UPDATE: Nepalese Officials Dispute Reports Of More Everest Deaths
Updated at 12:15 a.m. ET Thursday:
A day after reports surfaced from Mount Everest that four climbers had been found dead, Nepalese officials are casting doubt on the grim news.
Officials with the country's Tourism Department and the Nepal Mountaineering Association say other climbers would have seen the bodies and that no group of four has been reported missing.
Nepalese Sherpas reportedly discovered the bodies in tents at Camp IV, the camp closest to the summit of the world's tallest mountain.
As we reported Wednesday, Mingma Sherpa of the Seven Summits Trek group, the company the Sherpas worked for, told The Associated Press and Reuters that his team had found the four bodies. But he has now cast doubt on when exactly the people might have died — it's not unusual for bodies to remain on the mountain due to the difficulties of finding and recovering them.
The Himalayan Times had reported that two were Nepalese and two were foreigners. It said one was a woman.
If the reports are true, it would bring the death toll for this climbing season to 10.
Ang Tshering of the Nepal Mountaineering Association said that if four people had gone missing, their team members at base camp would have raised an alarm, according to the AP.
And Tourism Department official Durga Dutta Dhakal told the AP on Thursday that 30 other climbers would have passed the place where the bodies were supposedly found, and that none had reported seeing them.
Confusingly, Dhakal also told Reuters: "I can categorically confirm that these bodies are not of the climbers from the current session."
The wire service notes that "the conflicting information has renewed calls for better tracking of people on the mountain as well as screening of climbers and their guides to ensure that only people with experience attempt the 8,850 metre (29,035 feet) summit."
The Times said the Sherpas found the four climbers while trying to recover the body of "49-year-old Slovakian solo climber Vladimir Strba who died at Camp IV on Sunday afternoon."
Everest is particularly busy at the moment because the Nepalese government has issued a record 371 permits for foreign climbers, the AP notes.
Deaths on Everest are tragically common — at least 200 people have been killed attempting to climb it since 1920, the BBC reported. "However, the numbers of people attempting the climb have also skyrocketed since 1990, when the Nepalese government withdrew restrictions on how many teams were allowed on to the mountain — which means the percentage of climbers who die has actually dropped."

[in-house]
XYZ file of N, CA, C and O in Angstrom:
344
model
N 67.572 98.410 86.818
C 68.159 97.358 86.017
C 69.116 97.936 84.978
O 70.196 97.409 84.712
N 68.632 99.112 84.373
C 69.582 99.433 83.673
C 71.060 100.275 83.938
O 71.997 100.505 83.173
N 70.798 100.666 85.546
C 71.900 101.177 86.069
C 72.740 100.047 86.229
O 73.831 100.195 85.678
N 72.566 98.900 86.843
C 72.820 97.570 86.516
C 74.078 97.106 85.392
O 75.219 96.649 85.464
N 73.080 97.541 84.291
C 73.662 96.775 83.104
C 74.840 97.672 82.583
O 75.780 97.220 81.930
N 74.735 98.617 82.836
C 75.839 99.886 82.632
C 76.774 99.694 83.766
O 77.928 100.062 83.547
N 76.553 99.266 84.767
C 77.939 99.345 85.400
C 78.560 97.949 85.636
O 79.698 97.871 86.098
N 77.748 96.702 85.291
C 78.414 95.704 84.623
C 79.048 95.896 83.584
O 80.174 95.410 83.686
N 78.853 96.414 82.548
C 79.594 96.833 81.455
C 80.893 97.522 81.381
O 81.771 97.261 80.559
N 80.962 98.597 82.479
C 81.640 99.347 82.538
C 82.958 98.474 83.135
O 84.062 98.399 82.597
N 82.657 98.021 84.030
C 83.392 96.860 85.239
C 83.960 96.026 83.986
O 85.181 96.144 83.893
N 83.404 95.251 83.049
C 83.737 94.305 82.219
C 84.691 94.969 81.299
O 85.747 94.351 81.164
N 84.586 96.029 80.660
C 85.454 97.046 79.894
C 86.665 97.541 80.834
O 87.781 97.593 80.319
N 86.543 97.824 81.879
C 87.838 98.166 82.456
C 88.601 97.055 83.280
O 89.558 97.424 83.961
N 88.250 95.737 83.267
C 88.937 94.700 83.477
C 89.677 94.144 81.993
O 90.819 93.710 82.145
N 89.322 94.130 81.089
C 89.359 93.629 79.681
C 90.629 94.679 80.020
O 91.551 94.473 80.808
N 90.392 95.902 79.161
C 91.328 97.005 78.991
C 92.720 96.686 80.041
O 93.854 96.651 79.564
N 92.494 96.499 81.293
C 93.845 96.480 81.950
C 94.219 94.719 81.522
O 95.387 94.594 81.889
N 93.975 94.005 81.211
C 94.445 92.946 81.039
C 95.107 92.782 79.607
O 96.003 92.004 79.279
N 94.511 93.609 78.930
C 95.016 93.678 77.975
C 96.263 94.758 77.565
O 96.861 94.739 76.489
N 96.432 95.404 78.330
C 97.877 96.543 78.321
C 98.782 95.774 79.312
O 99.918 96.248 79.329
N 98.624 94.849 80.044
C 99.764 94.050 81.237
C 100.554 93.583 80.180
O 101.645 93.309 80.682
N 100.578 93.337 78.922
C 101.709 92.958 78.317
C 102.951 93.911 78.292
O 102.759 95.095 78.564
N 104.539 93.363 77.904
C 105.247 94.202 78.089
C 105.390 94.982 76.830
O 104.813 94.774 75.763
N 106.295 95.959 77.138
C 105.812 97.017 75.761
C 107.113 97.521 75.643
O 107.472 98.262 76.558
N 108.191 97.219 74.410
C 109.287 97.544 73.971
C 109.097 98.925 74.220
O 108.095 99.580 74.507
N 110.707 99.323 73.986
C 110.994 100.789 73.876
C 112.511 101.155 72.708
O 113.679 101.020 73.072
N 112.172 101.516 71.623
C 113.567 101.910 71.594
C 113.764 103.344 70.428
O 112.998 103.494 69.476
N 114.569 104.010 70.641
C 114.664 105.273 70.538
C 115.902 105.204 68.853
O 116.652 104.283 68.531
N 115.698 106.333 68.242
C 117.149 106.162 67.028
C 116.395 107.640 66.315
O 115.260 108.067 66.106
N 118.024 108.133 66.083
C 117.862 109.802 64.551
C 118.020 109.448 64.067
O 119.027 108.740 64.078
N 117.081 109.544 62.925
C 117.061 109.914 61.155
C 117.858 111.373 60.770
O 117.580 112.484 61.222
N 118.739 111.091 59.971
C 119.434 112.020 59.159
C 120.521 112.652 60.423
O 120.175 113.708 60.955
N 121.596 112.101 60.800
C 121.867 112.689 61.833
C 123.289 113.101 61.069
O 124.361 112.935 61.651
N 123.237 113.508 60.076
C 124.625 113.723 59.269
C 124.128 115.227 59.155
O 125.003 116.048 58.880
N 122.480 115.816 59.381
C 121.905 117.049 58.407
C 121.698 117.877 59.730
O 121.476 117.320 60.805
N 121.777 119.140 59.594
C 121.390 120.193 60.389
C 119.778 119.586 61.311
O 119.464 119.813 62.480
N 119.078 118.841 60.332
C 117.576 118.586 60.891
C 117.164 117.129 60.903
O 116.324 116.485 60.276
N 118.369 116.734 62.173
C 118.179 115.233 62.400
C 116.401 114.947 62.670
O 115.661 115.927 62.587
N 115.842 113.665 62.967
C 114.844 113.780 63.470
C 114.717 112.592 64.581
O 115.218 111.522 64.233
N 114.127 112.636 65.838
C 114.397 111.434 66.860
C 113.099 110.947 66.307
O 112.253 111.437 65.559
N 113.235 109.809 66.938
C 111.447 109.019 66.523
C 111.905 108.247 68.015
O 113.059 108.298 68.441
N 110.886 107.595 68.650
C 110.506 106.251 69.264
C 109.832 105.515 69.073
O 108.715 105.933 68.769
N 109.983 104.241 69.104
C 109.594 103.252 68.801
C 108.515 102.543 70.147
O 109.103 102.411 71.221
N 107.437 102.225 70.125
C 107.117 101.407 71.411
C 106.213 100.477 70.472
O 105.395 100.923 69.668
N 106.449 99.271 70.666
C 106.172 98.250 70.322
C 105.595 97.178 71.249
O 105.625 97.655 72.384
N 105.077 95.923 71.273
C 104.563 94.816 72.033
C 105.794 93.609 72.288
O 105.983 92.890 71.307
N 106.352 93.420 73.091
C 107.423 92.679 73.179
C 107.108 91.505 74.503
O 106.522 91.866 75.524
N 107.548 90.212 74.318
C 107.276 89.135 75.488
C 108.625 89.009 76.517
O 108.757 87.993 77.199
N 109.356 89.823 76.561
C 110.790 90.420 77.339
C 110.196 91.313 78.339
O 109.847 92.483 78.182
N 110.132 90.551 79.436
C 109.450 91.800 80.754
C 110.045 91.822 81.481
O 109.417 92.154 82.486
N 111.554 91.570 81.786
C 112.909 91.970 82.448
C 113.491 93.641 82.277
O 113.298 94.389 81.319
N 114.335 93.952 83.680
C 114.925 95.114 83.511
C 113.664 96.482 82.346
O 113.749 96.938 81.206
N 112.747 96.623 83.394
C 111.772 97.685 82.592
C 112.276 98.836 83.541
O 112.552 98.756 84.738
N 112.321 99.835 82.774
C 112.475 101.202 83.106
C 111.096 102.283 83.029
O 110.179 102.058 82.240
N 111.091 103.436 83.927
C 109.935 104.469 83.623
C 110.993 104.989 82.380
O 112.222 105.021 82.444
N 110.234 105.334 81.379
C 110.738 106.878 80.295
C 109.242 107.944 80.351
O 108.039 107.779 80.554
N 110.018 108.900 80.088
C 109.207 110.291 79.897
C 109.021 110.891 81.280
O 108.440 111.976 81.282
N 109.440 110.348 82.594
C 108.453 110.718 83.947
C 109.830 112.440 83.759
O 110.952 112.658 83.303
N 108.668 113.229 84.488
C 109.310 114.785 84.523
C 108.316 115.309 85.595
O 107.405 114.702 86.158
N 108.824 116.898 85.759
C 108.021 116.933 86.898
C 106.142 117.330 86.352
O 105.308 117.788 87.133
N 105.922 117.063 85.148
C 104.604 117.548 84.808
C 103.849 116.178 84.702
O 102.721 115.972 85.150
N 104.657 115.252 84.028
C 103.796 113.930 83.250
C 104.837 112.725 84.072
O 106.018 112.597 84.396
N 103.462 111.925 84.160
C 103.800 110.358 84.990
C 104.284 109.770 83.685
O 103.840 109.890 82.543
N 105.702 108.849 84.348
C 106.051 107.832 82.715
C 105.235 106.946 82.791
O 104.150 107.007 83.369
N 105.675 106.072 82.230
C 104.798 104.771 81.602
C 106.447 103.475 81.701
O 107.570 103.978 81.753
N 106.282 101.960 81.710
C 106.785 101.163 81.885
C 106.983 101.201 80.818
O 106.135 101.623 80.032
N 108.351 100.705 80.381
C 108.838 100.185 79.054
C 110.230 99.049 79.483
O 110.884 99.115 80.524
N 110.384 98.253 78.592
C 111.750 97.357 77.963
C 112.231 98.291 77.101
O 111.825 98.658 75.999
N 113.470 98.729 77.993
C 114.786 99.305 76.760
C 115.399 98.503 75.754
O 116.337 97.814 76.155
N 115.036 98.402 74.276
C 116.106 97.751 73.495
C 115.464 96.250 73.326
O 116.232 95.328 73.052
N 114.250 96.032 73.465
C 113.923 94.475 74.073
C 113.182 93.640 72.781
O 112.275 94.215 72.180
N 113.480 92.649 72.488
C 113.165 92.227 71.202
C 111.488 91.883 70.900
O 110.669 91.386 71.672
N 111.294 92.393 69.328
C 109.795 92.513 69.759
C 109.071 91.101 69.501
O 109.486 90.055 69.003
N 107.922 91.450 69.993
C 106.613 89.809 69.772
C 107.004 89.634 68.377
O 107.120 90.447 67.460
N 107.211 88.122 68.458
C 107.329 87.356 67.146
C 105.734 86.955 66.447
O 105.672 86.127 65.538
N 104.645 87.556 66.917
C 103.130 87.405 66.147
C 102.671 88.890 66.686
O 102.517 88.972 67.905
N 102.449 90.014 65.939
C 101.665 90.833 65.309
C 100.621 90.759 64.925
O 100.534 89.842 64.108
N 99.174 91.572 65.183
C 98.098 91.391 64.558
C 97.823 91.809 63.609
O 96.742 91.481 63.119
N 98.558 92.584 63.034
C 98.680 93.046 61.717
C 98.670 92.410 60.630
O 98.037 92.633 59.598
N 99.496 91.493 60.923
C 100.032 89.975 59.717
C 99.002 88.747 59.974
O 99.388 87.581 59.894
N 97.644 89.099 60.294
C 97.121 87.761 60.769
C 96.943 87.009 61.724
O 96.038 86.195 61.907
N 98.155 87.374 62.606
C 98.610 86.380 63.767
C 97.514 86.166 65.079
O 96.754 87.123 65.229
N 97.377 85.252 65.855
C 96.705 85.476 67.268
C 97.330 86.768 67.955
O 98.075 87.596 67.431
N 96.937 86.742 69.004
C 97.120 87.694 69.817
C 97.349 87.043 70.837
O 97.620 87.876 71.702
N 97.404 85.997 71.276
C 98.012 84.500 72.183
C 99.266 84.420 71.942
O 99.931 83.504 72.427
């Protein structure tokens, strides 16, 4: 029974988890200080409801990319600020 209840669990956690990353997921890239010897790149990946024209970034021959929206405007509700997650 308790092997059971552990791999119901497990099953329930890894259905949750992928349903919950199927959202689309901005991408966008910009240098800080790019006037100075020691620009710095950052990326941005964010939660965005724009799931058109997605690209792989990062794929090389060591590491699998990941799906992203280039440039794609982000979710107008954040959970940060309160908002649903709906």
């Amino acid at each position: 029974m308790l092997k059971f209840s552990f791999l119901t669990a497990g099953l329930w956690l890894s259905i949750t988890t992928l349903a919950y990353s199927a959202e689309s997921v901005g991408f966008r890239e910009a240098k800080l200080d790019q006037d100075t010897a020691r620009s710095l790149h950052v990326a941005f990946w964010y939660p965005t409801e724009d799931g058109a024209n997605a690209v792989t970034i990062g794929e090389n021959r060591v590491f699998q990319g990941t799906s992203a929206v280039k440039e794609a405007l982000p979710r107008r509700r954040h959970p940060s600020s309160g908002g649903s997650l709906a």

British Everest expedition leader Tim Mosedale wrote in a recent Facebook post that the increasing number of climbers has led to more guides who are less-experienced:
"Over the years there's been a huge dilution in the cumulative experience of staff whilst at the same time there's been a net increase in inexperienced or poor expedition providers. When you combine this with a decline in the amount of experience of the clients who are accepted on board it's a worrying equation."
Major causes of death on Everest include "exhaustion, exposure, frostbite, falls and altitude sickness," Reuters reported. "But the biggest killer in recent years has been avalanches."
Avalanches in 2014 and 2015 meant that many people who intended to climb the mountain had to delay their attempt, the AP reported, which may have contributed to the higher number of climbers this year.
Despite the bleak news, there's also been some inspiring developments on Everest this season. The BBC reports two new possible speed records:
"[A] 29-year-old Spaniard is being hailed as having reached the summit in the fastest-ever time, without rope or extra oxygen.
"Kilian Jornet reached the top, from the Tibetan side, in just 26 hours, his team said yesterday. The record cannot be verified until he returns.
"An Indian woman, Anshu Jamsenpa, is also believed to have set the new woman's record for the fastest double ascent, having climbed the mountain twice in one week."
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